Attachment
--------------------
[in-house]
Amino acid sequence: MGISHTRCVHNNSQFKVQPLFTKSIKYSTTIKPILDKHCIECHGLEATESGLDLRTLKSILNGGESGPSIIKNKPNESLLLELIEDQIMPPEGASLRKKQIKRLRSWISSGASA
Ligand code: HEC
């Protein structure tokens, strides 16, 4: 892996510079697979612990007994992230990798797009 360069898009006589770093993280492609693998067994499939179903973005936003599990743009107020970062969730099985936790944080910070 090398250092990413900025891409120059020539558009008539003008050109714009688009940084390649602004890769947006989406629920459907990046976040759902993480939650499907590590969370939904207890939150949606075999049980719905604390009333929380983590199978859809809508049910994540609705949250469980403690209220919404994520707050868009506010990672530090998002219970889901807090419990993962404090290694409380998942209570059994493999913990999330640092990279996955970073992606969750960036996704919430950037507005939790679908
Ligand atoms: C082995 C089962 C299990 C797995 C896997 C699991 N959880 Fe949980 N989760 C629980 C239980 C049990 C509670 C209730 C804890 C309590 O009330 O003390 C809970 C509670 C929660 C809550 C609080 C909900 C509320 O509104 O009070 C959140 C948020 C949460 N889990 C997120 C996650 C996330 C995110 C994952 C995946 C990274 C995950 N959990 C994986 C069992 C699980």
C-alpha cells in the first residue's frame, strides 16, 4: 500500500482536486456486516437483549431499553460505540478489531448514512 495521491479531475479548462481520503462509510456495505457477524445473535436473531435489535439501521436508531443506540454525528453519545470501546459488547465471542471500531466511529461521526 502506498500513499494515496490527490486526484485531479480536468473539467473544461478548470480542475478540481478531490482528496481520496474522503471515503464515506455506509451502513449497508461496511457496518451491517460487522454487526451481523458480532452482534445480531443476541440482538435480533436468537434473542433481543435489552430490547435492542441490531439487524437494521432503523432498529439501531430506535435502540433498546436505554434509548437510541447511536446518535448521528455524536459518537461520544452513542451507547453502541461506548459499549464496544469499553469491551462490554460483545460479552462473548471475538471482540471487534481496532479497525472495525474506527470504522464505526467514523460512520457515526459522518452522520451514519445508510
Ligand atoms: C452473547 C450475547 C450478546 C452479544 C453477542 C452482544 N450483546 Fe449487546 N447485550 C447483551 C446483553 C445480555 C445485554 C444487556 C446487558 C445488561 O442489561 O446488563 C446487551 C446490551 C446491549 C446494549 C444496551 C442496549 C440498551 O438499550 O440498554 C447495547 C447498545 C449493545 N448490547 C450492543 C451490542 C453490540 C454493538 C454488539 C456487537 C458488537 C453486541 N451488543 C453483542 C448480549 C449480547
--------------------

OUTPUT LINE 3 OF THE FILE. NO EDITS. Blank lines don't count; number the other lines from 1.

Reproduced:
Ligand code: HEC